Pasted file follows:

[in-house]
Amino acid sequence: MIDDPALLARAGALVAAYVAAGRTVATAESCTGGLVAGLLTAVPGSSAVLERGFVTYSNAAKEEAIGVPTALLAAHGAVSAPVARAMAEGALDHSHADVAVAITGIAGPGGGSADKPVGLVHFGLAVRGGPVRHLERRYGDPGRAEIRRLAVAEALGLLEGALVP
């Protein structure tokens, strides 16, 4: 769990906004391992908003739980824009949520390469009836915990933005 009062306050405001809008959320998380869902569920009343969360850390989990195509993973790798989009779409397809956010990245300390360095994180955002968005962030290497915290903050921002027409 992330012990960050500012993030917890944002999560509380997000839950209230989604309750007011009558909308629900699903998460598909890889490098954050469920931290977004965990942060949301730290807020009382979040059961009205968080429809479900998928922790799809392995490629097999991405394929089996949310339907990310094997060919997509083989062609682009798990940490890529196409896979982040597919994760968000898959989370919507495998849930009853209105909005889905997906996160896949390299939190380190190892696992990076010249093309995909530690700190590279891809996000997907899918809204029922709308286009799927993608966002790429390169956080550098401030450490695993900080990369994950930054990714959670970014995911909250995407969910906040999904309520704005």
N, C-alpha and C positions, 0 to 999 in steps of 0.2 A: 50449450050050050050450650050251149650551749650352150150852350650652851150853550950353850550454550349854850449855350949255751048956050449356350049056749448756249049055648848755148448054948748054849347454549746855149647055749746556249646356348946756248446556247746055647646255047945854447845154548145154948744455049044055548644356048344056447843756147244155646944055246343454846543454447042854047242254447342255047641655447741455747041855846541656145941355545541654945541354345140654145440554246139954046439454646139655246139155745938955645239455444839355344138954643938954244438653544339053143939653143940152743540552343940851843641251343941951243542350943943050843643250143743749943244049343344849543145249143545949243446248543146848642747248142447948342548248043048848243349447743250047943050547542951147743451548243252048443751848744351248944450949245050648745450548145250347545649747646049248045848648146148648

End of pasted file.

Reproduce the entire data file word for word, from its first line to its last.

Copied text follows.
[in-house]
Amino acid sequence: MIDDPALLARAGALVAAYVAAGRTVATAESCTGGLVAGLLTAVPGSSAVLERGFVTYSNAAKEEAIGVPTALLAAHGAVSAPVARAMAEGALDHSHADVAVAITGIAGPGGGSADKPVGLVHFGLAVRGGPVRHLERRYGDPGRAEIRRLAVAEALGLLEGALVP
């Protein structure tokens, strides 16, 4: 769990906004391992908003739980824009949520390469009836915990933005 009062306050405001809008959320998380869902569920009343969360850390989990195509993973790798989009779409397809956010990245300390360095994180955002968005962030290497915290903050921002027409 992330012990960050500012993030917890944002999560509380997000839950209230989604309750007011009558909308629900699903998460598909890889490098954050469920931290977004965990942060949301730290807020009382979040059961009205968080429809479900998928922790799809392995490629097999991405394929089996949310339907990310094997060919997509083989062609682009798990940490890529196409896979982040597919994760968000898959989370919507495998849930009853209105909005889905997906996160896949390299939190380190190892696992990076010249093309995909530690700190590279891809996000997907899918809204029922709308286009799927993608966002790429390169956080550098401030450490695993900080990369994950930054990714959670970014995911909250995407969910906040999904309520704005």
N, C-alpha and C positions, 0 to 999 in steps of 0.2 A: 50449450050050050050450650050251149650551749650352150150852350650652851150853550950353850550454550349854850449855350949255751048956050449356350049056749448756249049055648848755148448054948748054849347454549746855149647055749746556249646356348946756248446556247746055647646255047945854447845154548145154948744455049044055548644356048344056447843756147244155646944055246343454846543454447042854047242254447342255047641655447741455747041855846541656145941355545541654945541354345140654145440554246139954046439454646139655246139155745938955645239455444839355344138954643938954244438653544339053143939653143940152743540552343940851843641251343941951243542350943943050843643250143743749943244049343344849543145249143545949243446248543146848642747248142447948342548248043048848243349447743250047943050547542951147743451548243252048443751848744351248944450949245050648745450548145250347545649747646049248045848648146148648